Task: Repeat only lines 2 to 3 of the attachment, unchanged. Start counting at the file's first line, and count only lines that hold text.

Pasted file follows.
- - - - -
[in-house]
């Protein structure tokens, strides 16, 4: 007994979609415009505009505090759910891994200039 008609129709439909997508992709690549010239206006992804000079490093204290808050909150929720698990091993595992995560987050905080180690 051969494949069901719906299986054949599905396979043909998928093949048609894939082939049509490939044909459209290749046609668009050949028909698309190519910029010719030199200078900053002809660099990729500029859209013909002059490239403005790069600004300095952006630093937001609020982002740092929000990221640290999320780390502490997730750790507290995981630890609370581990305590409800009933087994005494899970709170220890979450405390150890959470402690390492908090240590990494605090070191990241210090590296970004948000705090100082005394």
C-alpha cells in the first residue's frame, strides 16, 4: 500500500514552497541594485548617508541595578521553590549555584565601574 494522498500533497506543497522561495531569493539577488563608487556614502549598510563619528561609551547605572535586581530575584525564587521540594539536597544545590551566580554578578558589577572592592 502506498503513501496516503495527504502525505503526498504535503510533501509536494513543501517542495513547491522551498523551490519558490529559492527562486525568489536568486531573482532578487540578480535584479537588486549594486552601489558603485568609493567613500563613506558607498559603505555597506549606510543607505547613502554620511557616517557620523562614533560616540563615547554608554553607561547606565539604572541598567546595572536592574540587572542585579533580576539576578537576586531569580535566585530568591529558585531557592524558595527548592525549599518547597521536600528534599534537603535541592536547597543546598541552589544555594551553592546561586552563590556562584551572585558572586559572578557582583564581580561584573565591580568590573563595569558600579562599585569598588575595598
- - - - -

């Protein structure tokens, strides 16, 4: 007994979609415009505009505090759910891994200039 008609129709439909997508992709690549010239206006992804000079490093204290808050909150929720698990091993595992995560987050905080180690 051969494949069901719906299986054949599905396979043909998928093949048609894939082939049509490939044909459209290749046609668009050949028909698309190519910029010719030199200078900053002809660099990729500029859209013909002059490239403005790069600004300095952006630093937001609020982002740092929000990221640290999320780390502490997730750790507290995981630890609370581990305590409800009933087994005494899970709170220890979450405390150890959470402690390492908090240590990494605090070191990241210090590296970004948000705090100082005394």
C-alpha cells in the first residue's frame, strides 16, 4: 500500500514552497541594485548617508541595578521553590549555584565601574 494522498500533497506543497522561495531569493539577488563608487556614502549598510563619528561609551547605572535586581530575584525564587521540594539536597544545590551566580554578578558589577572592592 502506498503513501496516503495527504502525505503526498504535503510533501509536494513543501517542495513547491522551498523551490519558490529559492527562486525568489536568486531573482532578487540578480535584479537588486549594486552601489558603485568609493567613500563613506558607498559603505555597506549606510543607505547613502554620511557616517557620523562614533560616540563615547554608554553607561547606565539604572541598567546595572536592574540587572542585579533580576539576578537576586531569580535566585530568591529558585531557592524558595527548592525549599518547597521536600528534599534537603535541592536547597543546598541552589544555594551553592546561586552563590556562584551572585558572586559572578557582583564581580561584573565591580568590573563595569558600579562599585569598588575595598